Drug Driving: A Serious Offence In NSW
Section 112(1) of the Road Transport Act 2013 (NSW) (“the Act”) refers to the offence of the use or attempted use of a motor vehicle under the influence of alcohol or any other drug.
Section 112(1) states:
- A person must not, while under the influence of alcohol or any other drug:
- Drive a motor vehicle; or
- Occupy the driving seat of a motor vehicle and attempt to put the vehicle in motion; or
- If the person is the holder of an applicable driver license (other than an applicable provisional licence or applicable learner licence) occupy the seat in or on a motor vehicle next to a learner driver who is driving the vehicle.
Some useful definitions for this offence include:
- Drive – as defined in section 4 of the Act means the following:
- Be in control of the steering, movement or propulsion of a vehicle; and
- In relation to a trailer, draw or tow the trailer; and
- Ride a vehicle.
- Applicable driver licence – as defined in section 107 of the Act means the following:
- A licence (however described) issued under a law in force in any jurisdiction authorising the holder to drive one or more classes of motor vehicle on a road;
- A driver licence receipt for a licence referred to in paragraph a; and
- A foreign driver licence.
In order for the Police to convict you of this offence, they must prove the following elements:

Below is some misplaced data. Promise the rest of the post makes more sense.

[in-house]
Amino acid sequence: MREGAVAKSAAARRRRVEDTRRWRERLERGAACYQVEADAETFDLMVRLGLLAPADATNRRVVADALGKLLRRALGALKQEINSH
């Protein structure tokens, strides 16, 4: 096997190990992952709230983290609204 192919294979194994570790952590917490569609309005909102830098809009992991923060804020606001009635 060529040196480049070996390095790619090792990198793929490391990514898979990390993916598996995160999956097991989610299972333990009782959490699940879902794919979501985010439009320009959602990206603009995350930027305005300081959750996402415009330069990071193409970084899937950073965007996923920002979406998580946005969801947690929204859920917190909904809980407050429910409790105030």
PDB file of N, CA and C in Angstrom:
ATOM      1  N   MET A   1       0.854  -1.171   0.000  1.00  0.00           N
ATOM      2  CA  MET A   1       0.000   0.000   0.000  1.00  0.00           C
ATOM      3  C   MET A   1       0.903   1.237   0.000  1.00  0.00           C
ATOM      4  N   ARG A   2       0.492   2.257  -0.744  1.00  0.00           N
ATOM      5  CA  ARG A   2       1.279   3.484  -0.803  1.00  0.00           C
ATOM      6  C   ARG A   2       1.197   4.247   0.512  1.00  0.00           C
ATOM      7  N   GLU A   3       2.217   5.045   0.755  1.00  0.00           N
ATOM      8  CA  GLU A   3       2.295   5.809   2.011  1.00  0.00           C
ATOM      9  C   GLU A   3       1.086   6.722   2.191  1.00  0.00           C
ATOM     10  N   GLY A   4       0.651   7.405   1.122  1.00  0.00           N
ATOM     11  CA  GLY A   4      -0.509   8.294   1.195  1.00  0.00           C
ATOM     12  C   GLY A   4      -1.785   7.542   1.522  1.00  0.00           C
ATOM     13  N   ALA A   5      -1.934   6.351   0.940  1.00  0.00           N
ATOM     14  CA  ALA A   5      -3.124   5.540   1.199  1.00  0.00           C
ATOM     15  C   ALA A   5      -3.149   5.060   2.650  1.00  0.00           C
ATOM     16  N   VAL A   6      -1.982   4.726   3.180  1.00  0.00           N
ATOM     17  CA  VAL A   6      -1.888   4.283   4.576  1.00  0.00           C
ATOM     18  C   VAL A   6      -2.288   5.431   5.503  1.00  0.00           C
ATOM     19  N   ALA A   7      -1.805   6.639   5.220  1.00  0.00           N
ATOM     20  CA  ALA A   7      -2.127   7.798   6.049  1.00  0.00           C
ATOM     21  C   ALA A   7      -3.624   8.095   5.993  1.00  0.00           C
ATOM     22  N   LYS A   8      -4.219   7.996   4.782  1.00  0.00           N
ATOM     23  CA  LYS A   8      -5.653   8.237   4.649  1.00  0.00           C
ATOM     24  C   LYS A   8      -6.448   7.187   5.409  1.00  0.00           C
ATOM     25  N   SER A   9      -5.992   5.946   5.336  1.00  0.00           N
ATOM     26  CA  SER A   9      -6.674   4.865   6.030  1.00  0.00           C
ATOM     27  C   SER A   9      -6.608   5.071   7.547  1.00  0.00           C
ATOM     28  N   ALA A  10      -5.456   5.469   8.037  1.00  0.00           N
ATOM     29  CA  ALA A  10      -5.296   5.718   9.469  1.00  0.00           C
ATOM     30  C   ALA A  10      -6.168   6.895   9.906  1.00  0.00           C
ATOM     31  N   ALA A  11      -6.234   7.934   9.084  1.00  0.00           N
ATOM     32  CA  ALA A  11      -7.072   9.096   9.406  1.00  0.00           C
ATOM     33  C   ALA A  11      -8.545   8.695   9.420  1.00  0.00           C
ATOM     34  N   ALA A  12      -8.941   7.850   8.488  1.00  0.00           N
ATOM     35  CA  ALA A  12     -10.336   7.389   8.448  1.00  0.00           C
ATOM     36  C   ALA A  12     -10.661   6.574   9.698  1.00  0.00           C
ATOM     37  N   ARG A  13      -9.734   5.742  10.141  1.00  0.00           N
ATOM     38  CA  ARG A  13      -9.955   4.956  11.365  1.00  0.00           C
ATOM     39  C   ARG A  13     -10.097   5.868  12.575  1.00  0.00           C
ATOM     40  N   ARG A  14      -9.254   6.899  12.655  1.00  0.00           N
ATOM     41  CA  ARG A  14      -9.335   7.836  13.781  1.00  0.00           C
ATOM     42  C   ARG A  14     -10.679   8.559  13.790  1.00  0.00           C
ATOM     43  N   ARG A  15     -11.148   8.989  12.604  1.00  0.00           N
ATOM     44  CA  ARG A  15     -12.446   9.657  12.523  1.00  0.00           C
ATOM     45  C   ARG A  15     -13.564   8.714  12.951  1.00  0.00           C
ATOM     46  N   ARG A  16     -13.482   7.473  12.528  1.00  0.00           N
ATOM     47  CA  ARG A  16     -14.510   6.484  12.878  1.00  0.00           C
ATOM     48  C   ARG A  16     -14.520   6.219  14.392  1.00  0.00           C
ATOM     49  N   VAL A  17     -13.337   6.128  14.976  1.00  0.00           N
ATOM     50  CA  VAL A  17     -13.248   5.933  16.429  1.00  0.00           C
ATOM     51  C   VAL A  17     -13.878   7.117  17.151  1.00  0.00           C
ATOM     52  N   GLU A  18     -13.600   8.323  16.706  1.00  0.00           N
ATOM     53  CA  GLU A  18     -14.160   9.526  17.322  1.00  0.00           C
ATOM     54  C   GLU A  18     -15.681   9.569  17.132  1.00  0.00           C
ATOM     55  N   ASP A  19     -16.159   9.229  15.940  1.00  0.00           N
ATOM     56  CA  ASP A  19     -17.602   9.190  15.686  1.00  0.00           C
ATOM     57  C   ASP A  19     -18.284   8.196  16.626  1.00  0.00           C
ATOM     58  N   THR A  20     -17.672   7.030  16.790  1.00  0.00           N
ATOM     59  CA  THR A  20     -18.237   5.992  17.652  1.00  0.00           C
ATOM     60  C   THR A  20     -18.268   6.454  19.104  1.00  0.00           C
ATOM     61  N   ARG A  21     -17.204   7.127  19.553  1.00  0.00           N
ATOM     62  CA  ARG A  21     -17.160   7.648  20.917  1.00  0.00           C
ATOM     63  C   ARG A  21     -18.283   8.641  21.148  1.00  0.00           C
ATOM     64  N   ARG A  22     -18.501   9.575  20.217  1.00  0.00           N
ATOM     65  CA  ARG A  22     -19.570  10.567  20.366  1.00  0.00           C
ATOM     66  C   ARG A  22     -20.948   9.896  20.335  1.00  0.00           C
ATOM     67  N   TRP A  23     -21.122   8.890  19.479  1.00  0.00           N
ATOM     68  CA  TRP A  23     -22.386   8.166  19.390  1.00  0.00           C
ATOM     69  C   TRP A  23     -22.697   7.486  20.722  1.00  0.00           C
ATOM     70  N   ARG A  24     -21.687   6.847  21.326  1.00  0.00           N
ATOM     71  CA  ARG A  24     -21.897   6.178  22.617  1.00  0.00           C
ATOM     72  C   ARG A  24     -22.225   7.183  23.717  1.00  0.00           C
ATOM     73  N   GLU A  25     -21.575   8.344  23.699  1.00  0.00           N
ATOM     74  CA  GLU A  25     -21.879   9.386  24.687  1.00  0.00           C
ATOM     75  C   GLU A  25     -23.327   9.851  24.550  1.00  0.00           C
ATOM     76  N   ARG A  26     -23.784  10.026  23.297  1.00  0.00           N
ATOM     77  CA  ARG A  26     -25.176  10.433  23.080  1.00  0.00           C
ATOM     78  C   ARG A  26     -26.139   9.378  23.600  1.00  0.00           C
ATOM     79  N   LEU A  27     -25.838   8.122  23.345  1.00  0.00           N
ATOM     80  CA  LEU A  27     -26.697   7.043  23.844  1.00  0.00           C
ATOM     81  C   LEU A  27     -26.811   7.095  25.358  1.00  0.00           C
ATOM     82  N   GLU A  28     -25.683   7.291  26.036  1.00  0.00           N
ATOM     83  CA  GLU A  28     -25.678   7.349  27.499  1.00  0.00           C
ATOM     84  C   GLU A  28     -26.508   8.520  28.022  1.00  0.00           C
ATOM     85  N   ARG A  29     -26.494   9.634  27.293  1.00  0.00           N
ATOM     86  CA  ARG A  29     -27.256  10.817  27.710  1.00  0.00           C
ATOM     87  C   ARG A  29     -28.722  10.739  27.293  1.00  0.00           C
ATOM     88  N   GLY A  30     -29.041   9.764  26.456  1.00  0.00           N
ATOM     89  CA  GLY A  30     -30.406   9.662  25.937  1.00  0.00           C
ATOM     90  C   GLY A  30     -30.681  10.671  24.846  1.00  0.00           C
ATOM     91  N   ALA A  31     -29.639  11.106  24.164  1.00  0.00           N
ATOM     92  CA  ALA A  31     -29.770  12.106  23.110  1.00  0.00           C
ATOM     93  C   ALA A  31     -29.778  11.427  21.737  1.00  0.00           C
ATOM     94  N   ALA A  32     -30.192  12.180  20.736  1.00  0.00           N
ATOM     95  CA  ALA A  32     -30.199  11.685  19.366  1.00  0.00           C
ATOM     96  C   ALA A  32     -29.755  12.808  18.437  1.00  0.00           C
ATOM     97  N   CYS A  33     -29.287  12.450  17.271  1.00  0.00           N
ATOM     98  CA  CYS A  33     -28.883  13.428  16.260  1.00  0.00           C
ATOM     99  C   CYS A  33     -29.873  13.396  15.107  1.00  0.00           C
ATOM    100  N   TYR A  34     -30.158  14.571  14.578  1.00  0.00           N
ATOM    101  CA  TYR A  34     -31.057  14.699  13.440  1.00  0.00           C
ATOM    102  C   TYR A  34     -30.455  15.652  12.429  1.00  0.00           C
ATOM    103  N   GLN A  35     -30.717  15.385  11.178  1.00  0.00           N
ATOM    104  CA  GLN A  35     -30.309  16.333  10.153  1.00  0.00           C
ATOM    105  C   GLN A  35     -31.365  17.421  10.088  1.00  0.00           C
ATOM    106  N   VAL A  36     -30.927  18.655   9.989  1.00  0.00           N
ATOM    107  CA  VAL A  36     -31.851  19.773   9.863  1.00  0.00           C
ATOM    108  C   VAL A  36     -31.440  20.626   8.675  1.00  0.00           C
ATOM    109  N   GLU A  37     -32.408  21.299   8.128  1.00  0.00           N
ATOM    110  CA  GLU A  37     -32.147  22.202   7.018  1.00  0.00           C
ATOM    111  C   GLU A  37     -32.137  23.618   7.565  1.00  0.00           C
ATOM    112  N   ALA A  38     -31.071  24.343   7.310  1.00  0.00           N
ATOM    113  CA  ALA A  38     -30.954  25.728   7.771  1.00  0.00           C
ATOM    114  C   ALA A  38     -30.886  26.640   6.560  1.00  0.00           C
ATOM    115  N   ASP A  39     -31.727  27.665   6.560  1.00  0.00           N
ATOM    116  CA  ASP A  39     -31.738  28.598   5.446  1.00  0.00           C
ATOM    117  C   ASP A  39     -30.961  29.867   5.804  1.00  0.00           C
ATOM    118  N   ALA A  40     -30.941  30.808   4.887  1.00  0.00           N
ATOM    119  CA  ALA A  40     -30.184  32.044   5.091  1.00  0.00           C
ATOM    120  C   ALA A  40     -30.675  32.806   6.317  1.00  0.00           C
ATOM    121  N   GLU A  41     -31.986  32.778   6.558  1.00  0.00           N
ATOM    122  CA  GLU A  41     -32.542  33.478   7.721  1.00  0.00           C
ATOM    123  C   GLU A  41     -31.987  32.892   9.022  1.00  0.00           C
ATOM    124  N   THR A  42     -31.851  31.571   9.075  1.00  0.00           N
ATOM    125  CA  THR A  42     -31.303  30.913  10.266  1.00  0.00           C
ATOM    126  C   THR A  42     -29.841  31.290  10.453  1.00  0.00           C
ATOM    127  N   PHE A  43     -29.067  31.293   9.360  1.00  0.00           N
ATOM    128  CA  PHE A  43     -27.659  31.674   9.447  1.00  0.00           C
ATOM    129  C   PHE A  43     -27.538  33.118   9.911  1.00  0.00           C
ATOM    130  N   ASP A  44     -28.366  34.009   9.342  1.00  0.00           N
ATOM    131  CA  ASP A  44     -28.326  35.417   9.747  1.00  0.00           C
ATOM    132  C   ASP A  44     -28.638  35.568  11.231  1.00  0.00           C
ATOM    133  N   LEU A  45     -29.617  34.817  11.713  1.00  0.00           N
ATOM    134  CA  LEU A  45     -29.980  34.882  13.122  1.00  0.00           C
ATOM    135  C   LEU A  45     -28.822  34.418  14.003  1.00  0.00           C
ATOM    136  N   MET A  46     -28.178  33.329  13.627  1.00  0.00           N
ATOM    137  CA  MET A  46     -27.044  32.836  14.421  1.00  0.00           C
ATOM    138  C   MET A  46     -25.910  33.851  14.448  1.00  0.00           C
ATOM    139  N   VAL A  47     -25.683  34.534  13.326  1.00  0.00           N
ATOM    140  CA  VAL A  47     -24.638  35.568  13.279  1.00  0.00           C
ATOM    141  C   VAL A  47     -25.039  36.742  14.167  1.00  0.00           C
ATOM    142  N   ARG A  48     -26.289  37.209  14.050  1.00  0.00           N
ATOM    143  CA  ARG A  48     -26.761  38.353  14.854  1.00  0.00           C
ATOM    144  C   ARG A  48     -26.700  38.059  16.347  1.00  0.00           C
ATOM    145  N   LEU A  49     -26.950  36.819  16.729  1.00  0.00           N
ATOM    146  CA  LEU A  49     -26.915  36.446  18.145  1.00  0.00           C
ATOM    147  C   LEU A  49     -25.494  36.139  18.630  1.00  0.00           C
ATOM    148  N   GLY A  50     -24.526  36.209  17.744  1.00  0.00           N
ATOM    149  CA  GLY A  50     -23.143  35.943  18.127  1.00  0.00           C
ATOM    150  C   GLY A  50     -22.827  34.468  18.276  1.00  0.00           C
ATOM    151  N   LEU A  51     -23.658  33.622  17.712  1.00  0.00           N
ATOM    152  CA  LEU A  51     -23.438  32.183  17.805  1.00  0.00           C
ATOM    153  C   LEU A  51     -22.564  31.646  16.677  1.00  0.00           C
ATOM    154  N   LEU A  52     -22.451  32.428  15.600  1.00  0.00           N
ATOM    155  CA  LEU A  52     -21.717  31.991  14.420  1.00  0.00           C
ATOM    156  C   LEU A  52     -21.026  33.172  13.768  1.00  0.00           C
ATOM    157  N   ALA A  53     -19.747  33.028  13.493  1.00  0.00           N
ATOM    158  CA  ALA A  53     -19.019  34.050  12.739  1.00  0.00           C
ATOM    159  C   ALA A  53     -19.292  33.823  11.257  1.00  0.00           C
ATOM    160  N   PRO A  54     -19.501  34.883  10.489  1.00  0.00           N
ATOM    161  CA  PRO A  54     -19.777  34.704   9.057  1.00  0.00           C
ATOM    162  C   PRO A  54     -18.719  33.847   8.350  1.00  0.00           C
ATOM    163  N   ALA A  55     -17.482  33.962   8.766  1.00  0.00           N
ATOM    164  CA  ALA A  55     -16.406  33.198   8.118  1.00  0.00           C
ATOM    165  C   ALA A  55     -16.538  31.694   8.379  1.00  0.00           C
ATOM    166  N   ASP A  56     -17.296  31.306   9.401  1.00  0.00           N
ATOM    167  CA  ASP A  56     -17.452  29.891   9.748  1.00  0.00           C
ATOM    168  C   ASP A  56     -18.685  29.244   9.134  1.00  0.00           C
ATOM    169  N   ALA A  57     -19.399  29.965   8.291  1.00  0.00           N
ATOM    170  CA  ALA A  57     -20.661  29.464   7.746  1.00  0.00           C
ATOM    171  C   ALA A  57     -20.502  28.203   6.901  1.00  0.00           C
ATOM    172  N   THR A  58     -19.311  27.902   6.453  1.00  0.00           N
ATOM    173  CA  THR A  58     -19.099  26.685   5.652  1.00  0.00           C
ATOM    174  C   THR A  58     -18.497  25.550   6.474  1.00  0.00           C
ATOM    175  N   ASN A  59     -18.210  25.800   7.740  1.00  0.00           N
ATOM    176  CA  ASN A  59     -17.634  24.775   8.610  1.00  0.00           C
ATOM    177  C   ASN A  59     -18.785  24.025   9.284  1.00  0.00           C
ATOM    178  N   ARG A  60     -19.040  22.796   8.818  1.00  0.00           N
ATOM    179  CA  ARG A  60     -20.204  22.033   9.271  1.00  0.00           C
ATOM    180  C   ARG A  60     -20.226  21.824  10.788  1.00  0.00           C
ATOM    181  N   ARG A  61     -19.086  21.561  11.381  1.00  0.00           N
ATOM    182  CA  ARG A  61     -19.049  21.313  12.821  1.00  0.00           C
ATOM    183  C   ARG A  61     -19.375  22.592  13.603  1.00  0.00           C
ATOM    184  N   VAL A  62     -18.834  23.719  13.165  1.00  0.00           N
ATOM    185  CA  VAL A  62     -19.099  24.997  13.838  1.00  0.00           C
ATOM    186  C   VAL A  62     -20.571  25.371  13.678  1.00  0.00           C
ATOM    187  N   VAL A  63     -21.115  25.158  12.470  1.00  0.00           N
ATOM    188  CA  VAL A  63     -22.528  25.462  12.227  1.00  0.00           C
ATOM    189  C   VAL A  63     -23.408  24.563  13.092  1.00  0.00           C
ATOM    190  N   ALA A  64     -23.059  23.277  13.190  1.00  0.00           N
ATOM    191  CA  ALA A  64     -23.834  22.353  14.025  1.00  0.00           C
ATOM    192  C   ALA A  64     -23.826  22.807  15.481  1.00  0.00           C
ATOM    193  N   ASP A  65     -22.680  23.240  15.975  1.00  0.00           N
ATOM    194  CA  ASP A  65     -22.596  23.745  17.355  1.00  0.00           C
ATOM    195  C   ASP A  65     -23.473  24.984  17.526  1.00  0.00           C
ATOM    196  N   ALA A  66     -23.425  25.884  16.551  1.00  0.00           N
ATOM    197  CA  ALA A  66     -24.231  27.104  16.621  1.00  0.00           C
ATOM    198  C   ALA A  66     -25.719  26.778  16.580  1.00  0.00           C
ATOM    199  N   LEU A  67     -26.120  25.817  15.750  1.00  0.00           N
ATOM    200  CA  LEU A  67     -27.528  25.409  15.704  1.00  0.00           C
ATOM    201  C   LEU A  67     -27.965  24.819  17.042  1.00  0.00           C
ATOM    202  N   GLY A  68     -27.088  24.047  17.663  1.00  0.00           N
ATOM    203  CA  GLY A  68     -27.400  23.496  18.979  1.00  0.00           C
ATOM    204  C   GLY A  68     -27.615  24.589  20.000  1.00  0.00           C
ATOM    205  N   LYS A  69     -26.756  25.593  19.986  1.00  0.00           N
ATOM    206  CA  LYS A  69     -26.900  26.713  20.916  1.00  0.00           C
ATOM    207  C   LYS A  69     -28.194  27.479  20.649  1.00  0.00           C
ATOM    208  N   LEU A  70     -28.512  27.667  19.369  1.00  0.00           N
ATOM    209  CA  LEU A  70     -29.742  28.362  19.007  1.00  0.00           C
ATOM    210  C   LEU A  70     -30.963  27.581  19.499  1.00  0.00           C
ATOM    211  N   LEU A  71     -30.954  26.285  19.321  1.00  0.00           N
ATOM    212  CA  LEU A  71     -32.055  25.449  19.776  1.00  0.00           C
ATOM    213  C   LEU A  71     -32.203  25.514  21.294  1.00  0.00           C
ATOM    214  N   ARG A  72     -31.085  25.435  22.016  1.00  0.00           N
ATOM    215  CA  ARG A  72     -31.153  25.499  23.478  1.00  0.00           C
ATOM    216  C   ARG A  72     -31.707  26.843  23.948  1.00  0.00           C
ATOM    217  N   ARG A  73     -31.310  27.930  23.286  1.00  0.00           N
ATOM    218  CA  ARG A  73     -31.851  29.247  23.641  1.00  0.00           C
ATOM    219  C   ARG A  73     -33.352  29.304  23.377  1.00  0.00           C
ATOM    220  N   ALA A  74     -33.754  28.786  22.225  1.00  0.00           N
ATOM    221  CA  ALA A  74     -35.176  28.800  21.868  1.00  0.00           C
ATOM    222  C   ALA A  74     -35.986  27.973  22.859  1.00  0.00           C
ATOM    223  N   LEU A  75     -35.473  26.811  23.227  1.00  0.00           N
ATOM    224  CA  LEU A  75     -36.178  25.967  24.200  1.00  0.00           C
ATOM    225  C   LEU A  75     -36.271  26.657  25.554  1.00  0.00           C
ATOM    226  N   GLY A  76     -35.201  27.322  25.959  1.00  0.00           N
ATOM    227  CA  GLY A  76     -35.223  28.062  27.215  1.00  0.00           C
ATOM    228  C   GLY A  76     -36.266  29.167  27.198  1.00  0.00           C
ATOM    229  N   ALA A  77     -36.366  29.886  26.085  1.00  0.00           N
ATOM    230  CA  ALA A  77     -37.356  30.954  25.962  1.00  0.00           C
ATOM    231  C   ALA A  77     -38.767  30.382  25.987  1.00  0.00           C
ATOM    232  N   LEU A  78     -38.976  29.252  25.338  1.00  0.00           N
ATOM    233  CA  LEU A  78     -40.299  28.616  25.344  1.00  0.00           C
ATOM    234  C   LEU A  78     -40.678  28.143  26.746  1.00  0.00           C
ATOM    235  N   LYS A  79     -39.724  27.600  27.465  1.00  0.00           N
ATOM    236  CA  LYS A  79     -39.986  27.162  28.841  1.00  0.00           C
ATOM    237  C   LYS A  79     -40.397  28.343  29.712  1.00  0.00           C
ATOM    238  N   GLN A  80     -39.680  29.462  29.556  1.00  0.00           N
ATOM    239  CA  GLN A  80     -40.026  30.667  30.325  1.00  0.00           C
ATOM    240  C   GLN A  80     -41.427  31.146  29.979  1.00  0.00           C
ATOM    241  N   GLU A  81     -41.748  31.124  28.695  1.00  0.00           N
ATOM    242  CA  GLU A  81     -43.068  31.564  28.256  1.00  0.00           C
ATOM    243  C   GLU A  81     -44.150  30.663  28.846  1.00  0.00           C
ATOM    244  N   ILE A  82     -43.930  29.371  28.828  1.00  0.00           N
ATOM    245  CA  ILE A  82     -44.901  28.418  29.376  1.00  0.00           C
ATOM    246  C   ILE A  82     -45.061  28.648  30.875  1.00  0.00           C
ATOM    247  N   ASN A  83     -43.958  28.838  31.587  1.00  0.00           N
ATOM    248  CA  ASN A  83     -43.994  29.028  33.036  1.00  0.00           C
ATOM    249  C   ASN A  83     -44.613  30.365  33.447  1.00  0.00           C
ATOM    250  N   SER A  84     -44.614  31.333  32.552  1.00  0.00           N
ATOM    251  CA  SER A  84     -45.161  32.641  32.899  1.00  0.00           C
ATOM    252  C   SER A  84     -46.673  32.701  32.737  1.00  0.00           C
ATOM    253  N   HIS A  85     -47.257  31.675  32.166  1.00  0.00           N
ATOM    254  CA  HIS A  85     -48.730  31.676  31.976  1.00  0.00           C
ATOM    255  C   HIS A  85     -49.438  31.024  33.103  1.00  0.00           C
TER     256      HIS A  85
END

- You were under the influence of a drug described in the Court Attendance Notice, or
- You were under the influence of drugs any one or more which was or were described in the Court Attendance Notice.
It is difficult to successfully defend this charge. However, should you wish to defend this charge, then it may be useful to obtain a pharmacological report to determine the exact amount of drug present in your system at the time of the offence. The report may assist in submitting to the Court that the quantity of drug in your system was so minimal that it could not have any significant effect on your driving ability.
If you are found guilty of the offence, or you wish to plead guilty, then it may be important for you to complete the Traffic Offender Intervention Program in order to obtain leniency from the Court.
If a criminal conviction is recorded, then the maximum penalty for a first time offender is eighteen (18) months imprisonment, a fine of thirty (30) penalty units and an automatic licence disqualification period of thirteen (13) years.
If you are a second time offender and a criminal conviction is recorded within five (5) years of the first offence, then the maximum penalty is two (2) years imprisonment, a fine of fifty (50) penalty units and an automatic licence disqualification period of five (5) years. An interlock program then becomes mandatory following the expiry of your disqualification period.
Contact JB Solicitors today so that we may assist.